The ideas put forward by the DRP sounded sensible to me at the time but were soundly rejected by conference delegates. Seven years later, the NDP are no longer debating vote splitting or electoral agreements. They are holding their first convention as Alberta’s governing party after their win in the 2015 provincial election.

Instead of a dingy hotel in downtown Edmonton, this year’s convention will be held on June 10, 11 and 12, 2016 at the swanky Hyatt Regency in downtown Calgary. Along with 54 NDP MLAs in attendance, the convention will feature keynote speeches from the Edmonton Oilers‘ Andrew Ference on Jobs and Diversification, Pembina Institute executive director Ed Whittingham on Climate Leadership, Ontario NDP MPP Jagmeet Singh on Diversity and Reducing Inequality, and Alberta Federation of Labour president Gil McGowan on Labour issues.

This will be the first NDP convention in recent memory that the mainstream media will pay much attention to and with that in mind, the party’s leadership will do their best to turn the weekend into a celebration of the NDP’s 2015 election win and accomplishments in its first year of government. The weekend includes a $200 a plate banquet and a party at the Glenbow Museum featuring Scenic Route to Alaska, The Northwest Passage and Los Moreno’s.

It feels far from the dim-lit windowless hotel ballroom in downtown Edmonton but that does not mean it will be without its acrimonious moments.

A group of party activists unhappy with NDP MLA’s support of a Wildrose Party motion calling on the federal government to scrap a planned moratorium on tankers on Canada’s Pacific coastal waters are expected to spearhead a debate on whether the motion goes against against a party policy opposing the Enbridge Corporation’s proposed Northern Gateway Pipeline passed at a previous convention.

There may also be debate about changing the role of organizational affiliates in the NDP. Unlike other provincial political parties, the NDP allows organizations to affiliate with their party in order to have a greater say in their leadership votes and at conventions.

These affiliates are almost always labour unions but as unions are no longer allowed to donate to political parties or pay for delegates to attend conventions, the previous existing advantages for the party and affiliate no longer exists. I am told that before the NDP banned corporate and union donations in the first law they passed in 2015, affiliated unions donated 15-cents per member per-month to the party.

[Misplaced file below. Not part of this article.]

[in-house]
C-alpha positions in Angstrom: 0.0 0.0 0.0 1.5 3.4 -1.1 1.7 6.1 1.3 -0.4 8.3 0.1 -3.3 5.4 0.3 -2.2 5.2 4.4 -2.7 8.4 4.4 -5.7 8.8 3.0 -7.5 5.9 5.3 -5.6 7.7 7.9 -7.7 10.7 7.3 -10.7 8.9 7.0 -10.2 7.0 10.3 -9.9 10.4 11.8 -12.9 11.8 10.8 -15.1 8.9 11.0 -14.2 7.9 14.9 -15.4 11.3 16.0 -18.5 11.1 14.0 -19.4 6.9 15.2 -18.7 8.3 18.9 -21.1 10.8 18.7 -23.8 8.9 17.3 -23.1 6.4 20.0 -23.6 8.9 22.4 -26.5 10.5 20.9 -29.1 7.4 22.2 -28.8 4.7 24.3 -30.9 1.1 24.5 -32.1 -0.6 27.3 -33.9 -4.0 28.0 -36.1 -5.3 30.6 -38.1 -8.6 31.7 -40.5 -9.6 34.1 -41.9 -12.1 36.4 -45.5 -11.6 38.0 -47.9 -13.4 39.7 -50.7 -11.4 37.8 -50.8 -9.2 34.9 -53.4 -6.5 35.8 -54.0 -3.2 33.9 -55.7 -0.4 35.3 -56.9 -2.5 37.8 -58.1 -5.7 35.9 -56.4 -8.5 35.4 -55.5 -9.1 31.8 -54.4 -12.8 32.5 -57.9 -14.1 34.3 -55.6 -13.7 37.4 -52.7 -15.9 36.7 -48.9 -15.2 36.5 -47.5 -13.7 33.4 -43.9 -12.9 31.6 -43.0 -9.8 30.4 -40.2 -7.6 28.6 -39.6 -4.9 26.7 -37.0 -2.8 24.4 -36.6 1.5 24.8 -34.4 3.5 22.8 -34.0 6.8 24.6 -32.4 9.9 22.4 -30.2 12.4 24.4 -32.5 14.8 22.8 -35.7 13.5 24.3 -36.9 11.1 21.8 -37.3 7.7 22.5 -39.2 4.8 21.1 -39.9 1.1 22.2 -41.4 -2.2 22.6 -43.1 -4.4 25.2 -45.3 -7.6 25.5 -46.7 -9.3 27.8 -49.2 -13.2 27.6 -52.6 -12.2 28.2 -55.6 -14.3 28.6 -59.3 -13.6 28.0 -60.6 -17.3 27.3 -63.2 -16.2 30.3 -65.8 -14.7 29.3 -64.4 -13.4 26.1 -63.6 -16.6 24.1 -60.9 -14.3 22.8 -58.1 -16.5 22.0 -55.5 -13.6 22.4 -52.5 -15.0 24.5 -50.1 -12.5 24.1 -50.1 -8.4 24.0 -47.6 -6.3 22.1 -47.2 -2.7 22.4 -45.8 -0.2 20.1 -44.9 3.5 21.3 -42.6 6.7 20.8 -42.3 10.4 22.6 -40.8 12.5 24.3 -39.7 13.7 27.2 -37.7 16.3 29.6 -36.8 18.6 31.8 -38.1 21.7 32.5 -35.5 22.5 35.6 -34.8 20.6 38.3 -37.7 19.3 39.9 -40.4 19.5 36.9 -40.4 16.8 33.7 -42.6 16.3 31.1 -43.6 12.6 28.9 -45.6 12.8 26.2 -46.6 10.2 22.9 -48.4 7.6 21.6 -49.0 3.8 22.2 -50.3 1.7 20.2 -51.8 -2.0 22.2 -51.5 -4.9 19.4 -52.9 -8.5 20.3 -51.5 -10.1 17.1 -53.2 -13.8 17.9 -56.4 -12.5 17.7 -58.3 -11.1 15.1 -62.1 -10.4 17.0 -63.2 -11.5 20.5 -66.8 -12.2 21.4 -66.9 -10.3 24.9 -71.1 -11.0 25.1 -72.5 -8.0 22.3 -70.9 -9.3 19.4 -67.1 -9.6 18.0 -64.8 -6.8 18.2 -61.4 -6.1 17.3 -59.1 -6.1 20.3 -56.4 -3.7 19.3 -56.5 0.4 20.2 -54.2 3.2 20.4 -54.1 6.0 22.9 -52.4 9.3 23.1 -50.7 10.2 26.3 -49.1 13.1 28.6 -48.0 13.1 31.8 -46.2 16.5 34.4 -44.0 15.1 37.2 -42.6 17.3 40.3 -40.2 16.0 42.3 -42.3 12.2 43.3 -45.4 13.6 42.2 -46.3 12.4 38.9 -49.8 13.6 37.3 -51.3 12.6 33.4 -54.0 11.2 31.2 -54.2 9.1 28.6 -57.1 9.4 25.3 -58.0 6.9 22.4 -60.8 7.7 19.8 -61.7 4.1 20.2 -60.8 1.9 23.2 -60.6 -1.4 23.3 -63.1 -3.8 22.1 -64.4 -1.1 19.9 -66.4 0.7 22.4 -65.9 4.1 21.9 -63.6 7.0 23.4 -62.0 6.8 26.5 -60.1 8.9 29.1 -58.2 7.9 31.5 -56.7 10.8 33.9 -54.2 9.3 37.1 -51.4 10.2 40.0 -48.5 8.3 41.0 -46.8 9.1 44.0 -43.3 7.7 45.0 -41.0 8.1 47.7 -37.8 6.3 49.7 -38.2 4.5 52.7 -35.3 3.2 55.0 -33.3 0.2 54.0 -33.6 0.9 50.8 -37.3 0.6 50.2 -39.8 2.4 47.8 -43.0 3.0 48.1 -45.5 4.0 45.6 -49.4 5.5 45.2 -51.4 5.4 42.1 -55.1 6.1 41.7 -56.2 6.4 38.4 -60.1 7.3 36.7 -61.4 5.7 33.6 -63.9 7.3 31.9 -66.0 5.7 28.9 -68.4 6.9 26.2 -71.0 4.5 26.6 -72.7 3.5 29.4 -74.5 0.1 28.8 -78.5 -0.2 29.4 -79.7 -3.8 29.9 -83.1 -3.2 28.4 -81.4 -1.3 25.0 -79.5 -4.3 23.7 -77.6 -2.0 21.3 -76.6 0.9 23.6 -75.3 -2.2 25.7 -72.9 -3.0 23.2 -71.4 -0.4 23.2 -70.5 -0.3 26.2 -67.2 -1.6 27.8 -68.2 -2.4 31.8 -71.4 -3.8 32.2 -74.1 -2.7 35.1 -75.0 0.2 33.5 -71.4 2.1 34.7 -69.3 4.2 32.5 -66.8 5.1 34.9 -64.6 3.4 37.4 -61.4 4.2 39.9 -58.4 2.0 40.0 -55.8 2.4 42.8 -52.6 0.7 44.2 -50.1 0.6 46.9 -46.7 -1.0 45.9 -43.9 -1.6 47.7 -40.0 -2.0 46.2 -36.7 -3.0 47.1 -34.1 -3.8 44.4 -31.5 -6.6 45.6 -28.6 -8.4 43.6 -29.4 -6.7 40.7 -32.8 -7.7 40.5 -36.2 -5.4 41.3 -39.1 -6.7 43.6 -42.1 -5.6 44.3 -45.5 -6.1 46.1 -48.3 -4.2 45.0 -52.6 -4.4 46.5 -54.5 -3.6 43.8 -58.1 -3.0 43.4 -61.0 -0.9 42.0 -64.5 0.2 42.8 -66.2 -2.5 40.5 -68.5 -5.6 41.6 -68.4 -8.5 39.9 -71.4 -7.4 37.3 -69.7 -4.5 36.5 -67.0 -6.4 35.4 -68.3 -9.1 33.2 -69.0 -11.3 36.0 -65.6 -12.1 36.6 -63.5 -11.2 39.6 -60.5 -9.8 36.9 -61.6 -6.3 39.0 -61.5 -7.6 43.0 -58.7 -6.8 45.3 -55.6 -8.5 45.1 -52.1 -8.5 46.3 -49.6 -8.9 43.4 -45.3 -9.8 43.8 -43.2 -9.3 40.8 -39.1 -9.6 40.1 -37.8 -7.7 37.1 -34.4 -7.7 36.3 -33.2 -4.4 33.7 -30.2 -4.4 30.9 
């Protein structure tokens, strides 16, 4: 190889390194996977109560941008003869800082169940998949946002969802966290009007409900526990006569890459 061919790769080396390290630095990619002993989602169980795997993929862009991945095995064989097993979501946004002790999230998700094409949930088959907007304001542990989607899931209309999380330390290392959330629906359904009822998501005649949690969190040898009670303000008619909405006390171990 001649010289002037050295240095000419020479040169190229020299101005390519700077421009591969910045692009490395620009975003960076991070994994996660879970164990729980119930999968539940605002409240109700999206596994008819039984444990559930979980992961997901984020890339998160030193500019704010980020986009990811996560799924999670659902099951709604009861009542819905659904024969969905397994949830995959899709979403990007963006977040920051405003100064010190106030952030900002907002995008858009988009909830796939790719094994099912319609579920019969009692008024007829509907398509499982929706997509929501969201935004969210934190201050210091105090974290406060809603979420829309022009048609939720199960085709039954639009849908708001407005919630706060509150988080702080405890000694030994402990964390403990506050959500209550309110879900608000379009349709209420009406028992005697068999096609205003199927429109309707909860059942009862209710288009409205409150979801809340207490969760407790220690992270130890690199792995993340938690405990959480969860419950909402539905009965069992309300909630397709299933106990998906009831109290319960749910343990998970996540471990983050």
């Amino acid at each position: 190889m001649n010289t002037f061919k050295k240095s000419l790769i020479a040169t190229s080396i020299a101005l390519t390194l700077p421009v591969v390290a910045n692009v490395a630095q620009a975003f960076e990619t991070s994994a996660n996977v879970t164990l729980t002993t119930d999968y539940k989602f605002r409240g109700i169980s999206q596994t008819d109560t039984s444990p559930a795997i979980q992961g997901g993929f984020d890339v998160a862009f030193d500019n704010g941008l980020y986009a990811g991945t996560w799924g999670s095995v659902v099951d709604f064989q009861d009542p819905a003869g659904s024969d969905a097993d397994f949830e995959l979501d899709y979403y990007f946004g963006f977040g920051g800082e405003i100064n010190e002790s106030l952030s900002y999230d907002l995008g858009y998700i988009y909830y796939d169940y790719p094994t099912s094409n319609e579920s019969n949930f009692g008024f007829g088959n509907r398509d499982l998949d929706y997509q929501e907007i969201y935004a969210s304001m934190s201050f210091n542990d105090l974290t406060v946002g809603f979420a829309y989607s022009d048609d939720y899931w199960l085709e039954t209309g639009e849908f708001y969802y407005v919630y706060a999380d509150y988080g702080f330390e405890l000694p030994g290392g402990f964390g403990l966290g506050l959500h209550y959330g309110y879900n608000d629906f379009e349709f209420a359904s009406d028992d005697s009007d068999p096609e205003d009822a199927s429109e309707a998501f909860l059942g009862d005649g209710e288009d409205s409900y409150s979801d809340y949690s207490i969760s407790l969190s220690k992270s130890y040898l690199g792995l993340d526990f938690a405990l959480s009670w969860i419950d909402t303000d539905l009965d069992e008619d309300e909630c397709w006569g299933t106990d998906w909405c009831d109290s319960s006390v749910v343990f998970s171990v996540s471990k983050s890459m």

Delegates will also be voting in elections for the party’s provincial executive. For some reason that is unknown and puzzling, the NDP is the only provincial political party in Alberta that does not list the names of its executive or board of directors on its website. Perhaps this will change now that the NDP is the province’s governing party.

Here is a list of who is running for the party’s four table officer positions:

President: Teacher and president of the party’s Edmonton-Beverly-Clareview constituency association Peggy Wright is the only candidate to have entered the presidential election. The position was made vacant when former president Chris O’Halloran, who had served as president since 2013, stepped down to start a job in the Premier’s Southern Alberta office at the McDougall Centre in Calgary.

First Vice-President: Two candidates are running for this position: labour activist and United Nurses of Alberta Labour Relations Officer Jason Rockwell and lawyer and past candidate Anne Wilson. Mr. Rockwell ran as an NDP candidate in the 2006 federal election in the Edmonton-Spruce Grove riding. Ms. Wilson ran as a provincial NDP candidate in 2008 in Banff-Cochrane and 2015 in Calgary-Foothills (against Progressive Conservative leader Jim Prentice). In July 2015 she ran for the NDP nomination for the Calgary-Foothills by-election but was defeated by former alderman Bob Hawkesworth.

[Note: I work with Jason Rockwell in my day job as Communications Advisor with United Nurses of Alberta. I am not an NDP member, but if I were he would certainly get my vote at this convention.]

Second Vice-President: It appears that Lou Arab may be acclaimed in his bid for re-election. Mr. Arab is a near-legendary campaign manager in NDP circles for his role in the election campaigns of Marlin Schmidt in 2012 and 2015 and Sarah Hoffman in 2010. He is a Communications Representative with the Canadian Union of Public Employees – Alberta and also happens to be the husband of Premier Rachel Notley.

Treasurer: Siobhan Vipond, the Secretary-Treasurer of the AFL, is running for re-election and does not appear to be facing any challengers at this time.

I am told that more than 500 delegates have registered to attend the Calgary convention.

Three days left to support the Pride Tape kickstarter

1,083 backers have stepped up to donate $70.073 in support the Pride Tape kickstarter campaign since it was  started in December 2015. Launched by the Institute for Sexual Minority Studies and Services at the University of Alberta and supported by Calder Bateman Communications, Pride Tape is a campaign aimed at helping increase inclusivity for LGBTQ youth in hockey.

“Now more than ever, people should be free to love whoever they choose. Yet most LGBTQ youth still don’t feel welcome playing team sports. These kids don’t have many professionals to look up to—and for young hockey players, there are no “out” role models at all. So how can the hockey world show their support with pride? With a simple roll of tape.